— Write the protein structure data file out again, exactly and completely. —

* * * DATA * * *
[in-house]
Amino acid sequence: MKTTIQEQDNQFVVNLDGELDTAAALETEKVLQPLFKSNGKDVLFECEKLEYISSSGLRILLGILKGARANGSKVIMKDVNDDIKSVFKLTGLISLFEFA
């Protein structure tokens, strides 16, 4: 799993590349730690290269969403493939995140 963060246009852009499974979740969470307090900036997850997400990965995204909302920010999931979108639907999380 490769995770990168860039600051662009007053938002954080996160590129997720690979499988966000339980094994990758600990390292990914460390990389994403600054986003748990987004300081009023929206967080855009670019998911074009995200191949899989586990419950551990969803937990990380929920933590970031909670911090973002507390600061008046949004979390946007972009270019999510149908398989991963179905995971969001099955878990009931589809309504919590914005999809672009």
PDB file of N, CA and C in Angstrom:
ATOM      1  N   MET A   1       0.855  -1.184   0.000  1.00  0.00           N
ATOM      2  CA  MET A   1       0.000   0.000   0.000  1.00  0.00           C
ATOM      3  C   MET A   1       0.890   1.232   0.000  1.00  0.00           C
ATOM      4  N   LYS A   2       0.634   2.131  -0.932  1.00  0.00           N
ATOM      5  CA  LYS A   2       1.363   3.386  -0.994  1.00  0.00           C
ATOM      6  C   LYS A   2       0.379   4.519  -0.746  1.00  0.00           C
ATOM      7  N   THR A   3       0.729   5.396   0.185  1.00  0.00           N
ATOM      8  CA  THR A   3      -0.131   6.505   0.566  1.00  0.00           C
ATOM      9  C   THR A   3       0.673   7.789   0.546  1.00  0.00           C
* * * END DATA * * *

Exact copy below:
[in-house]
Amino acid sequence: MKTTIQEQDNQFVVNLDGELDTAAALETEKVLQPLFKSNGKDVLFECEKLEYISSSGLRILLGILKGARANGSKVIMKDVNDDIKSVFKLTGLISLFEFA
């Protein structure tokens, strides 16, 4: 799993590349730690290269969403493939995140 963060246009852009499974979740969470307090900036997850997400990965995204909302920010999931979108639907999380 490769995770990168860039600051662009007053938002954080996160590129997720690979499988966000339980094994990758600990390292990914460390990389994403600054986003748990987004300081009023929206967080855009670019998911074009995200191949899989586990419950551990969803937990990380929920933590970031909670911090973002507390600061008046949004979390946007972009270019999510149908398989991963179905995971969001099955878990009931589809309504919590914005999809672009």
PDB file of N, CA and C in Angstrom:
ATOM      1  N   MET A   1       0.855  -1.184   0.000  1.00  0.00           N
ATOM      2  CA  MET A   1       0.000   0.000   0.000  1.00  0.00           C
ATOM      3  C   MET A   1       0.890   1.232   0.000  1.00  0.00           C
ATOM      4  N   LYS A   2       0.634   2.131  -0.932  1.00  0.00           N
ATOM      5  CA  LYS A   2       1.363   3.386  -0.994  1.00  0.00           C
ATOM      6  C   LYS A   2       0.379   4.519  -0.746  1.00  0.00           C
ATOM      7  N   THR A   3       0.729   5.396   0.185  1.00  0.00           N
ATOM      8  CA  THR A   3      -0.131   6.505   0.566  1.00  0.00           C
ATOM      9  C   THR A   3       0.673   7.789   0.546  1.00  0.00           C